The effect of the sodium-to-potassium ratio (Na/K) on renal function within the clinically normal range of renal function are limited. We investigated the effects of an estimated 24 h urinary Na/K (e24hUNa/K) on a 6-year renal function decline among 927 urban Japanese community dwellers with no history of cardiovascular diseases and medication for hypertension, diabetes, or dyslipidemia. We partitioned the subjects into quartiles according to the e24hUNa/K. The estimated glomerular filtration rate (eGFR) was calculated using the chronic kidney disease epidemiology collaboration (CKD/EPI) formula and renal function decline was defined as an absolute value at or above the third quartile of the eGFR decline rate. A multivariable logistic regression model was used for estimation. Compared with the first quartile of the e24hUNa/K, multivariable-adjusted odds ratios (ORs) for eGFR decline in the second, third, and fourth quartiles were 0.96 (95% confidence interval: 0.61–1.51), 1.06 (0.67–1.66), and 1.65 (1.06–2.57), respectively. These results were similar when the simple spot urine Na/K ratio was used in place of the e24hUNa/K. Apparently healthy urban residents with an almost within normal range mean baseline eGFR and high e24hUNa/K ratios had an increased risk for a future decline in renal function. Reducing the Na/K ratio may be important in the prevention of chronic kidney disease in its early stage.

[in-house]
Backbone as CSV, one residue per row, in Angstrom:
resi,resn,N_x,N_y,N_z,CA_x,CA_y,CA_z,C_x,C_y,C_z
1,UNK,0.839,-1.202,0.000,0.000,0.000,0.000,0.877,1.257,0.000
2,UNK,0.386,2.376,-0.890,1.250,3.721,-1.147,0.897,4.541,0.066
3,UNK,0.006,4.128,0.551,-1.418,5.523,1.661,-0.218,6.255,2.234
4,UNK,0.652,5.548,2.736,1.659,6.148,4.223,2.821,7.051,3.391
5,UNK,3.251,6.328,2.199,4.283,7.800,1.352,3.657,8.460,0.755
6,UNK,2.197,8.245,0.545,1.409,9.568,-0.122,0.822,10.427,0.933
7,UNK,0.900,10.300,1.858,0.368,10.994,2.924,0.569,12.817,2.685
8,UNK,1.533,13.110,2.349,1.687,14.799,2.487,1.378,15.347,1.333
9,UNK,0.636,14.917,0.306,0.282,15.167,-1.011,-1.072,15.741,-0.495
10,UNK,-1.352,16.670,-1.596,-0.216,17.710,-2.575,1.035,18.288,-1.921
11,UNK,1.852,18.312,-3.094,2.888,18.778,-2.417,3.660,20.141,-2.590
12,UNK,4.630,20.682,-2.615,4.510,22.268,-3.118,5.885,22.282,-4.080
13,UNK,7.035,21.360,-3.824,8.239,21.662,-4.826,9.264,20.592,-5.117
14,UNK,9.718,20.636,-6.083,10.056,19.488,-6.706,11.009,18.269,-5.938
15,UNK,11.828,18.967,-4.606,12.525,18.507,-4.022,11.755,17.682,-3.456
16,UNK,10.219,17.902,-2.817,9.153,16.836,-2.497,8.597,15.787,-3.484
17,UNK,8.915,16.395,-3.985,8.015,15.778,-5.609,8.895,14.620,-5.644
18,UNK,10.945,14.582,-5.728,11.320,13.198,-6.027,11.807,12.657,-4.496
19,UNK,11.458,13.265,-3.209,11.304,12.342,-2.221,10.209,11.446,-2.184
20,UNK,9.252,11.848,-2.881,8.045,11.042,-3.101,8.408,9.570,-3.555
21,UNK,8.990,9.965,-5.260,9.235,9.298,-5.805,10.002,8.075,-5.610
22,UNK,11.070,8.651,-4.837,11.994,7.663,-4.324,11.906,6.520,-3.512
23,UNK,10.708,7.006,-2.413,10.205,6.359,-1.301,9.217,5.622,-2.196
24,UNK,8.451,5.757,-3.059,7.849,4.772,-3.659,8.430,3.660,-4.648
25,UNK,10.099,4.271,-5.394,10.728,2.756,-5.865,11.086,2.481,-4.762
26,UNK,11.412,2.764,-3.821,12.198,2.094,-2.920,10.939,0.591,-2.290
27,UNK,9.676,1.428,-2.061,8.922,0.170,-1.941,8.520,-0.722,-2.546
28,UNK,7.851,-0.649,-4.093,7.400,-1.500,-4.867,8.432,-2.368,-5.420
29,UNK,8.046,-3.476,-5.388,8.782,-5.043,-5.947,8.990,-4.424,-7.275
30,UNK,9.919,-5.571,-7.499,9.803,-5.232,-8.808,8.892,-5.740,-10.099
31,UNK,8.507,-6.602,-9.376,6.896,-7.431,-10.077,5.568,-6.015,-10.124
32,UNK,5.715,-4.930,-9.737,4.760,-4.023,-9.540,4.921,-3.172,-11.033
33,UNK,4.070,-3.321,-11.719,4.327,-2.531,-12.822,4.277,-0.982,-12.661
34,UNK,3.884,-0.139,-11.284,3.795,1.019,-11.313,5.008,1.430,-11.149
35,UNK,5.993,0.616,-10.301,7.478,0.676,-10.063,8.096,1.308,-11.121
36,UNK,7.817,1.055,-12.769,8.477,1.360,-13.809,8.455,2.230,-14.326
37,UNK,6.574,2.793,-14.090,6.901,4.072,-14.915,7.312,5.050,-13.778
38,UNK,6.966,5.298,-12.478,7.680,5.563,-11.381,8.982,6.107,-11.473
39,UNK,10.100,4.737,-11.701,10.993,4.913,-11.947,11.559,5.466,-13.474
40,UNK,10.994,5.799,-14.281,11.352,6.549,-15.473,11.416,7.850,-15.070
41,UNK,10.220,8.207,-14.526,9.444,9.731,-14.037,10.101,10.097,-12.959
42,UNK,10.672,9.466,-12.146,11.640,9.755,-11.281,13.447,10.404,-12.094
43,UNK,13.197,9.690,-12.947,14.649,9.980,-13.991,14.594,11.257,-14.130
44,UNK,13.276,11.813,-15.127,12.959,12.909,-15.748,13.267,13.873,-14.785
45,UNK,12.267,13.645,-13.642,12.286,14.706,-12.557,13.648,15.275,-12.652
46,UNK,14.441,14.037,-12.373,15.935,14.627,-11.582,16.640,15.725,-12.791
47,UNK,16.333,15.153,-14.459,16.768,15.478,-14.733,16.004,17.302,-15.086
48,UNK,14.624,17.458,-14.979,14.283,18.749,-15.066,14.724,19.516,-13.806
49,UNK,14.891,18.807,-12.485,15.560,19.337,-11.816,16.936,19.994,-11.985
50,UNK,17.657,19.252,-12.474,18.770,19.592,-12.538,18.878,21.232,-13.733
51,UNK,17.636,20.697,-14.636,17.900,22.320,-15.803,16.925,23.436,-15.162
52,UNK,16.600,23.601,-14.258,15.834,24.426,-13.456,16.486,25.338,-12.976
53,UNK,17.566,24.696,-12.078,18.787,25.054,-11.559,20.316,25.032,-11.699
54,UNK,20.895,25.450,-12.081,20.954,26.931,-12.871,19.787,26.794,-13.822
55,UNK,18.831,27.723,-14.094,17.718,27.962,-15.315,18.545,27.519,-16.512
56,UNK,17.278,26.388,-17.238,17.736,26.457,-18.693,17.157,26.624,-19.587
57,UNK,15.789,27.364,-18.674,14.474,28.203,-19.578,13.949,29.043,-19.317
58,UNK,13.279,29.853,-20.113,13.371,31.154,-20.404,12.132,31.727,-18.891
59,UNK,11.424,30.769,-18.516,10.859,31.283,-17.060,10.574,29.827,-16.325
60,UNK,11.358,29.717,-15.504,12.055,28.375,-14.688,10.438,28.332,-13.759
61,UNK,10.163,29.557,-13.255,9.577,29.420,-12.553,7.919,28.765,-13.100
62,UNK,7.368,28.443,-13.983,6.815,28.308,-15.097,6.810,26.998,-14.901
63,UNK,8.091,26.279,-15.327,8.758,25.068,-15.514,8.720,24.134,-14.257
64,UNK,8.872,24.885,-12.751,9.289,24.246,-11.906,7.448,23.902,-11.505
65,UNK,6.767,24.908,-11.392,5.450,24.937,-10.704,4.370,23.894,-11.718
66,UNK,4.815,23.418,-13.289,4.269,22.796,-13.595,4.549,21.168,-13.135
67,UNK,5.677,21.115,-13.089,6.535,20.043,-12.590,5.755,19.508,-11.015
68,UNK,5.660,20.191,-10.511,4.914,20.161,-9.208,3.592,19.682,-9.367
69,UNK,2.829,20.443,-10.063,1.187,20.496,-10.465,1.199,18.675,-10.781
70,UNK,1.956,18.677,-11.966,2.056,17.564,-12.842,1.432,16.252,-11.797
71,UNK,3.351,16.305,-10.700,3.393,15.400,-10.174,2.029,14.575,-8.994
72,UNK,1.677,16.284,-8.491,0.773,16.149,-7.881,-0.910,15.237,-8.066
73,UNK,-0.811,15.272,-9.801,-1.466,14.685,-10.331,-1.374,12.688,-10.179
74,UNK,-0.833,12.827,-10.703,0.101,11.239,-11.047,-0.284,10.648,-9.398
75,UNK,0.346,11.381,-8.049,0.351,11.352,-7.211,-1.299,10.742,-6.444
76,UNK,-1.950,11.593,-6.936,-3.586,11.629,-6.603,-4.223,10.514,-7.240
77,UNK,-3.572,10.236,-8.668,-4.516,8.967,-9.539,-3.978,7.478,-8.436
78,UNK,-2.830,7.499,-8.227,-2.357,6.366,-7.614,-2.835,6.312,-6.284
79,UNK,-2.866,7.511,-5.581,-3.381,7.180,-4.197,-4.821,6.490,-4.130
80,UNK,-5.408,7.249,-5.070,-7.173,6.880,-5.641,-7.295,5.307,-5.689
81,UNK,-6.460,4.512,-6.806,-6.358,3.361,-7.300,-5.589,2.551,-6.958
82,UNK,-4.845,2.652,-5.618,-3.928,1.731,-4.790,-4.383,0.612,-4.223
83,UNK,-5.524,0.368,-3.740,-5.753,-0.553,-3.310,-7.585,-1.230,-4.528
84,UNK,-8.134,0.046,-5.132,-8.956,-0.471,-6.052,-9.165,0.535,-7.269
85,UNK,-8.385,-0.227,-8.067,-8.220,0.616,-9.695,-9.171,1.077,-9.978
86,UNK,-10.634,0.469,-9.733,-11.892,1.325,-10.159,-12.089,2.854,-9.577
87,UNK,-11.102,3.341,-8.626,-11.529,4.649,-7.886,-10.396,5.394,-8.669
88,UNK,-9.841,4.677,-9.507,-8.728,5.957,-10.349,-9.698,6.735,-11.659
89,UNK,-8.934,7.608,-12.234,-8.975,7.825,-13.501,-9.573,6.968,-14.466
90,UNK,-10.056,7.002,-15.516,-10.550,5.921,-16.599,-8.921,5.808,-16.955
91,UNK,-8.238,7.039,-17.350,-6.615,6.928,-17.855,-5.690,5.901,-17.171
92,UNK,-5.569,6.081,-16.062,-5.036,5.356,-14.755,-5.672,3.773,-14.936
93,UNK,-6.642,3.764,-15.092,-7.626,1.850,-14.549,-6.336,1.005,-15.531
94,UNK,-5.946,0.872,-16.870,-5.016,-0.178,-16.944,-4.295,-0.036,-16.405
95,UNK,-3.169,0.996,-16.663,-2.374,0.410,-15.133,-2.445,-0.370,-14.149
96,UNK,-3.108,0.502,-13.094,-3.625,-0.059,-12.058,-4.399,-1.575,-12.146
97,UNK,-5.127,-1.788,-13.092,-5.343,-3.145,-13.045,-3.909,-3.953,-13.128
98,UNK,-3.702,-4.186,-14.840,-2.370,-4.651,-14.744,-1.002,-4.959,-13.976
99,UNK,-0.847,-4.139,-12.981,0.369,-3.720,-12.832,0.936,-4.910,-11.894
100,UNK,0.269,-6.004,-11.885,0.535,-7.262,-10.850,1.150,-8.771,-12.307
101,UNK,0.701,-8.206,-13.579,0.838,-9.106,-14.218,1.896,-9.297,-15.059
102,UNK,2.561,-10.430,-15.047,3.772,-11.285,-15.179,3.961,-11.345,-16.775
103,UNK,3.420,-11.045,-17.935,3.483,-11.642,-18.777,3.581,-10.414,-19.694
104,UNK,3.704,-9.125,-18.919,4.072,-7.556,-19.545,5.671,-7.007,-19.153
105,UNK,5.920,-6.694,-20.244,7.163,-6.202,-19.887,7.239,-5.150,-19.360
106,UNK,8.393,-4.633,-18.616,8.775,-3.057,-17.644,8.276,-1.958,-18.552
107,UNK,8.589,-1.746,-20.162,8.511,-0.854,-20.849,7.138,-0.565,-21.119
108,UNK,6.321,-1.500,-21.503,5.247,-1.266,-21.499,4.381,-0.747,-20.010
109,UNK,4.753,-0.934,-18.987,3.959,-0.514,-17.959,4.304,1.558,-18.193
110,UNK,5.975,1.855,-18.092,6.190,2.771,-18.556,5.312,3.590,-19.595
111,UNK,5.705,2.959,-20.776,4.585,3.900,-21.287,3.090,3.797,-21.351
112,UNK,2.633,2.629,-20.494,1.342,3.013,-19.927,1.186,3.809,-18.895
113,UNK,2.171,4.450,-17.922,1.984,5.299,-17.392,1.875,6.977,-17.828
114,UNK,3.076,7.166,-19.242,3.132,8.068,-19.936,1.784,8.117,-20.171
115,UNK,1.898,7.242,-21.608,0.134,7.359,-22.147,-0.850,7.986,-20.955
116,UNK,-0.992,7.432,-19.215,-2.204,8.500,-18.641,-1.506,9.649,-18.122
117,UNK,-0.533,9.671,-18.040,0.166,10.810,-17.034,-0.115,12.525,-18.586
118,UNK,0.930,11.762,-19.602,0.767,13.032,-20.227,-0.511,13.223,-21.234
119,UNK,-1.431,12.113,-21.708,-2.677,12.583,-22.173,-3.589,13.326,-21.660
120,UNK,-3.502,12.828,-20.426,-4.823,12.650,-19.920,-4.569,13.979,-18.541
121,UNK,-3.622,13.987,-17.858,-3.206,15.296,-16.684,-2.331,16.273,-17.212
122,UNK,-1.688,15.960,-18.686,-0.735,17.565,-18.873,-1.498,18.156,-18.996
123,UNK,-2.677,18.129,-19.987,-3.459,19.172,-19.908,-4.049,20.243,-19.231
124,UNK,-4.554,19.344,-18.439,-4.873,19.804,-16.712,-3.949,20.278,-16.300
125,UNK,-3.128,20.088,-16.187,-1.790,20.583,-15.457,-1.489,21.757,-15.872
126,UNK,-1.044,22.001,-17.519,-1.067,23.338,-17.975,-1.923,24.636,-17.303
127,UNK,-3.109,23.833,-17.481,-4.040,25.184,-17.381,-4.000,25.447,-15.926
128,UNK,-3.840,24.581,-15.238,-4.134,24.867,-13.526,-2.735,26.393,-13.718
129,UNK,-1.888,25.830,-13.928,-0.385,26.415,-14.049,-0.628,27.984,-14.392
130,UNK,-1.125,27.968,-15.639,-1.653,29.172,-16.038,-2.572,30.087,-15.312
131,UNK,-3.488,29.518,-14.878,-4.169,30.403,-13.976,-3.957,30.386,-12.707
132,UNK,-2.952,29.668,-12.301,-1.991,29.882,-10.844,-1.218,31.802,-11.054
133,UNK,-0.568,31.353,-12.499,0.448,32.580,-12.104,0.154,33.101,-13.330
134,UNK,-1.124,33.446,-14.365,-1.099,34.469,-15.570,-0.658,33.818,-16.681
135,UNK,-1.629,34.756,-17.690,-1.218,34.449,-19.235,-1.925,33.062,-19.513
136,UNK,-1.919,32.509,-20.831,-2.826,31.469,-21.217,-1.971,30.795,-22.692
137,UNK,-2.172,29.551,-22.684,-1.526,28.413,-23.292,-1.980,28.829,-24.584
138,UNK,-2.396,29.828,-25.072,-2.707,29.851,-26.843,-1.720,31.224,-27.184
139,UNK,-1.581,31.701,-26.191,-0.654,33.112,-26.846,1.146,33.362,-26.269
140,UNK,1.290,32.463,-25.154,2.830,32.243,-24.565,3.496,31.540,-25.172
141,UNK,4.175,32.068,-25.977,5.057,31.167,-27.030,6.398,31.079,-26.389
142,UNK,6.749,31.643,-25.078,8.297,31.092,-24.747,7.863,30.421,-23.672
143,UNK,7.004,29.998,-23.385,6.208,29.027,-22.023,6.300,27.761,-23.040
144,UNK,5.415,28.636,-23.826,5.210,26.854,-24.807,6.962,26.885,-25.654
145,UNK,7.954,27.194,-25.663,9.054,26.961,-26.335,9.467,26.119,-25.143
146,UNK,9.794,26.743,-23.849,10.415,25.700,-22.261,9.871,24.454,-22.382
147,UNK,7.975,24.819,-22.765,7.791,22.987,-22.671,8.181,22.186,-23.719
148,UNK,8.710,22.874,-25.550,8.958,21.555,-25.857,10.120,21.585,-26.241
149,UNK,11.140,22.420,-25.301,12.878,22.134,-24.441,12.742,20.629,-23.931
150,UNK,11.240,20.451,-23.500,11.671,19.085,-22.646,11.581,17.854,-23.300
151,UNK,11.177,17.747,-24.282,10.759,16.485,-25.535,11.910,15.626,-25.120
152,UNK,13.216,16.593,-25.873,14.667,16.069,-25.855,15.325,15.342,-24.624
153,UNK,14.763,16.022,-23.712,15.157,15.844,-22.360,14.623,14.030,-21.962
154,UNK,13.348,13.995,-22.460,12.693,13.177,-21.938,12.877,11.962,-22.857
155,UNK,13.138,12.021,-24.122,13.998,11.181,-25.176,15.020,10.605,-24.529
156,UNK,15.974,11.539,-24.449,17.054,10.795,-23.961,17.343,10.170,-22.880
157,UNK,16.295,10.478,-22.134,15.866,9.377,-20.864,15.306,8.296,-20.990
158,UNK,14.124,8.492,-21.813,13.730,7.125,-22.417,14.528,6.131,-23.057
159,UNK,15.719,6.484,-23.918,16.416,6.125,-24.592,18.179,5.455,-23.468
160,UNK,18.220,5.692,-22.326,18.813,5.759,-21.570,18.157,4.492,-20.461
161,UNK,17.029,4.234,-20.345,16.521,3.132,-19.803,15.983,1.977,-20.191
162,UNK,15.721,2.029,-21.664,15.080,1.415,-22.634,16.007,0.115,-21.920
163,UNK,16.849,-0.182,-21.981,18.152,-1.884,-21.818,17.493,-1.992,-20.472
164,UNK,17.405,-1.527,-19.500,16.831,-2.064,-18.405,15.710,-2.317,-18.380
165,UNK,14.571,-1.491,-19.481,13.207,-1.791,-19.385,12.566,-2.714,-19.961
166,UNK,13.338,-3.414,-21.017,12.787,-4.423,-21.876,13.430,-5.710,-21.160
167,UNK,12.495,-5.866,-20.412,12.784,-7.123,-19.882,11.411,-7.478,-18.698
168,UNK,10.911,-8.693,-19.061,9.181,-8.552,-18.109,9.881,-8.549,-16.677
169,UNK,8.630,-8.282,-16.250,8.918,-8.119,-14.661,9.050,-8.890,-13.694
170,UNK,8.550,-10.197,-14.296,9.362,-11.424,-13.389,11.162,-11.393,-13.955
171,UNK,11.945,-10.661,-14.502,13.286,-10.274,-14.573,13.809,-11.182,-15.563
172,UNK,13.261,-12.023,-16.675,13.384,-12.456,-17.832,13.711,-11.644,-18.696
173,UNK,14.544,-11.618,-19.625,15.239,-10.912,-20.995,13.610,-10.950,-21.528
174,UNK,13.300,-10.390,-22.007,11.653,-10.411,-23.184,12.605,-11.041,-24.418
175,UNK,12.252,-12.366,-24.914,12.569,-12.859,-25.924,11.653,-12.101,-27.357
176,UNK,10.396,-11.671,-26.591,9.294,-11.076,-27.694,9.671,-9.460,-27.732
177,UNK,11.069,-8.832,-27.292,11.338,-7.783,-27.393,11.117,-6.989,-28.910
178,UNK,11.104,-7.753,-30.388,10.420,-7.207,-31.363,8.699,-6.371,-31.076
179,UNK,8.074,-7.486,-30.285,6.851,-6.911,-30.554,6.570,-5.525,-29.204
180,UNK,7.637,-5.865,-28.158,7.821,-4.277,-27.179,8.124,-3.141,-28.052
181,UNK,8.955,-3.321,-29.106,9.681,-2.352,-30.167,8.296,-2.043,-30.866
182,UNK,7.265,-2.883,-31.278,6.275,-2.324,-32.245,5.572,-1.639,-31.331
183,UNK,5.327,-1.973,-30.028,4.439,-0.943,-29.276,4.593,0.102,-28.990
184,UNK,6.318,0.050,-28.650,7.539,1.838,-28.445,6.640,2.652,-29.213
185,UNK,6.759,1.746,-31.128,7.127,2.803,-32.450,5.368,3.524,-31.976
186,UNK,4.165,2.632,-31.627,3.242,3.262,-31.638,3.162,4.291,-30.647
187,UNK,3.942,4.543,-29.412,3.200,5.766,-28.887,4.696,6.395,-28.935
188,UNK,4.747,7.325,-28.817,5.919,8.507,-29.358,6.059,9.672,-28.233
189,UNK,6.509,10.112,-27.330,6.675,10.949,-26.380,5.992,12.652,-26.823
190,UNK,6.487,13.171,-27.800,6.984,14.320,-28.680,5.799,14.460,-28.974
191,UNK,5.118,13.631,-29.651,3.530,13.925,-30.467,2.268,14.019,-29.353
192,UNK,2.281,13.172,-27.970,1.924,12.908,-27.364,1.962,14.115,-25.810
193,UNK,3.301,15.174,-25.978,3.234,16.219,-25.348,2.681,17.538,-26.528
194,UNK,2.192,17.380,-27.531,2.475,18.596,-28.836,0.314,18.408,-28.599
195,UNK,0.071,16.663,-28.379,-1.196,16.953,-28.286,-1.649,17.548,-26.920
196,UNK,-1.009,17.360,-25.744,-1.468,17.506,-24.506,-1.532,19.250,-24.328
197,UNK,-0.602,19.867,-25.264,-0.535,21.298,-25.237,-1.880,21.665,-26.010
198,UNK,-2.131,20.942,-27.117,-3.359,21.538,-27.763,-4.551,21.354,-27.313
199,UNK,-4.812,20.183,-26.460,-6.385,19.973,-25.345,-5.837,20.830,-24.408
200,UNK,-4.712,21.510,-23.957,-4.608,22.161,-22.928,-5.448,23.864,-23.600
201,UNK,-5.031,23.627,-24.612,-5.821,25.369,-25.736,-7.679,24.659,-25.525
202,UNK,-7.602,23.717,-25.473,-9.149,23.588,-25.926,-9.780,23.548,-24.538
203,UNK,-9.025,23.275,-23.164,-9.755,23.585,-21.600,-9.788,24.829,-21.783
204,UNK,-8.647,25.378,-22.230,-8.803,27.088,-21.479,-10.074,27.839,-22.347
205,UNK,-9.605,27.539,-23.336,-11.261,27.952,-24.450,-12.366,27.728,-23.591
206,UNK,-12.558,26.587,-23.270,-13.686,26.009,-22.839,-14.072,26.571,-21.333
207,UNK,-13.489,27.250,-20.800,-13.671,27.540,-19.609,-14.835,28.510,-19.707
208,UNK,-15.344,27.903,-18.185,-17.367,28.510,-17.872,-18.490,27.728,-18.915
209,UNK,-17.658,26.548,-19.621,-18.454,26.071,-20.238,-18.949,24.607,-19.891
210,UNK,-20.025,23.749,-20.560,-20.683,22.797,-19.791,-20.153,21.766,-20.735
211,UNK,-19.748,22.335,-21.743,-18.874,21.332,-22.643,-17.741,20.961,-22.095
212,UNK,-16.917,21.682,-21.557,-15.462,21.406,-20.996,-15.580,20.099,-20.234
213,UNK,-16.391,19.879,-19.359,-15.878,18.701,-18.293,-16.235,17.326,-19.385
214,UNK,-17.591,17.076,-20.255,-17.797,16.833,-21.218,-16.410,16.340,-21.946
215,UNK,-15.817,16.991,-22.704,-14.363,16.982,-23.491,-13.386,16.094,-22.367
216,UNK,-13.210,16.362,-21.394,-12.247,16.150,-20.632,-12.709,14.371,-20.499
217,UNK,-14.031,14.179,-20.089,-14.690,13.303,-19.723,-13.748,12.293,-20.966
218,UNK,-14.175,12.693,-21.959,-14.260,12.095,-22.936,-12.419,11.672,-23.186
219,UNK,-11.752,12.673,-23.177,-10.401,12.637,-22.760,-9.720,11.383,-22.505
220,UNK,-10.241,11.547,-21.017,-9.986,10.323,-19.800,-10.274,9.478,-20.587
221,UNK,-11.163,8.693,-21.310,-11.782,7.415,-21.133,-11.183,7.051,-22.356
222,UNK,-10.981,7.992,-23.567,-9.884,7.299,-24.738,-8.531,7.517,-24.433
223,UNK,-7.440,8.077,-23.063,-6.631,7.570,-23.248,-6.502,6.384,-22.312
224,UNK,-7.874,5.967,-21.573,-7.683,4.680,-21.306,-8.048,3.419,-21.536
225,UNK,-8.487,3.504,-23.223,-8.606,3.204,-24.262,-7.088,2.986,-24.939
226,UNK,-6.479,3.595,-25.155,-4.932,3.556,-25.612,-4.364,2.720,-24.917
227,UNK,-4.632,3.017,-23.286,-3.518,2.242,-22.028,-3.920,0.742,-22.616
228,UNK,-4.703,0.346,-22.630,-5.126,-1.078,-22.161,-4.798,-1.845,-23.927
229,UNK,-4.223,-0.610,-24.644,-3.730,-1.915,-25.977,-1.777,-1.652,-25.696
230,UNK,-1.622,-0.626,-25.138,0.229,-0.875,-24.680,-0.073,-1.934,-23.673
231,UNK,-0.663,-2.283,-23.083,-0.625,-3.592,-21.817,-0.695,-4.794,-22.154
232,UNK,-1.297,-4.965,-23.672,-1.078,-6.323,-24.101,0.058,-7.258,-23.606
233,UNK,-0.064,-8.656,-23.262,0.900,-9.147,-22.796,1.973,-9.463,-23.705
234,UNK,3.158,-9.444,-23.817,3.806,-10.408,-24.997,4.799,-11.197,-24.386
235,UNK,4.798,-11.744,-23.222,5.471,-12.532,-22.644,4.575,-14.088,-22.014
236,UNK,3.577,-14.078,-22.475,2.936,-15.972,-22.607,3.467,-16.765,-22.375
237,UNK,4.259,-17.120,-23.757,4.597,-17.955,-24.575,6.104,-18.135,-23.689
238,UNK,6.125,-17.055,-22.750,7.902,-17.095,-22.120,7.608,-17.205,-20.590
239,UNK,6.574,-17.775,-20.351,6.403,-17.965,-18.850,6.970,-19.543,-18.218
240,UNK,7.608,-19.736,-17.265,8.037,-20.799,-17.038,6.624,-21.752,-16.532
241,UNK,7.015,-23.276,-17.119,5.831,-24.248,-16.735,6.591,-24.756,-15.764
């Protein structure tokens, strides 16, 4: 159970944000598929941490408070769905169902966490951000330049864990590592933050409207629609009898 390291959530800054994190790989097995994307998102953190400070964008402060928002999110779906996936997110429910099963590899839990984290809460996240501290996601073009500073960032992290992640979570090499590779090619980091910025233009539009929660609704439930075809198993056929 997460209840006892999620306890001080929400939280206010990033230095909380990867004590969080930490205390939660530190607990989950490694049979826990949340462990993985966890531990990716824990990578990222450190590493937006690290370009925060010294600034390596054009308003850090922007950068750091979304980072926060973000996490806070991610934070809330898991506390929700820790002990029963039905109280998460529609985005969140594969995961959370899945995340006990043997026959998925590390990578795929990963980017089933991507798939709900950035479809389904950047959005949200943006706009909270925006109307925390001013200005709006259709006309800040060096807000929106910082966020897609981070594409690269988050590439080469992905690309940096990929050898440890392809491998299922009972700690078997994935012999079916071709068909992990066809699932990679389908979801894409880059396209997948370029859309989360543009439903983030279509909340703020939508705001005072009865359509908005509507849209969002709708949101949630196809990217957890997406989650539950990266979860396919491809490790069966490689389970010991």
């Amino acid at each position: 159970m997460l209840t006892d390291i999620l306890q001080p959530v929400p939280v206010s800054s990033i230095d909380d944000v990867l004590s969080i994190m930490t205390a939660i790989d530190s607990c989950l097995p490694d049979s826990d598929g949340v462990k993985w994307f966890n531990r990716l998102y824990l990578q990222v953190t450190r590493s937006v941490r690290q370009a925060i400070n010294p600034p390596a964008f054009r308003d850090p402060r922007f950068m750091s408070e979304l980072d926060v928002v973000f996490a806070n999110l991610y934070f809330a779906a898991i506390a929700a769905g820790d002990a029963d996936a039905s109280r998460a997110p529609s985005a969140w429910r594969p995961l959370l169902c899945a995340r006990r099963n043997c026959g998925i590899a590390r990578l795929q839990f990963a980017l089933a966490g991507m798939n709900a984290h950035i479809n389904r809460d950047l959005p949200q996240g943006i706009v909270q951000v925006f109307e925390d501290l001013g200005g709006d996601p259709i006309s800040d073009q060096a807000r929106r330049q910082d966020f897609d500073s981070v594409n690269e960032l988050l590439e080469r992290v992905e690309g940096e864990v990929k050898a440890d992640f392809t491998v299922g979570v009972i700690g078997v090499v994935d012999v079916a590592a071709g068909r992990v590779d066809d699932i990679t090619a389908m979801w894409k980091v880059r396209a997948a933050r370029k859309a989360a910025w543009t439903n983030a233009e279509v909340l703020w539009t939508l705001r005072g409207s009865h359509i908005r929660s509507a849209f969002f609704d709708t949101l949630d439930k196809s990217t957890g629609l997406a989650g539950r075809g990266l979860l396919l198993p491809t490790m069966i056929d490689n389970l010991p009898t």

|ジャーナル||International journal of environmental research and public health|
|出版ステータス||Published - 2020 8 2|
ASJC Scopus subject areas
- Public Health, Environmental and Occupational Health
- Health, Toxicology and Mutagenesis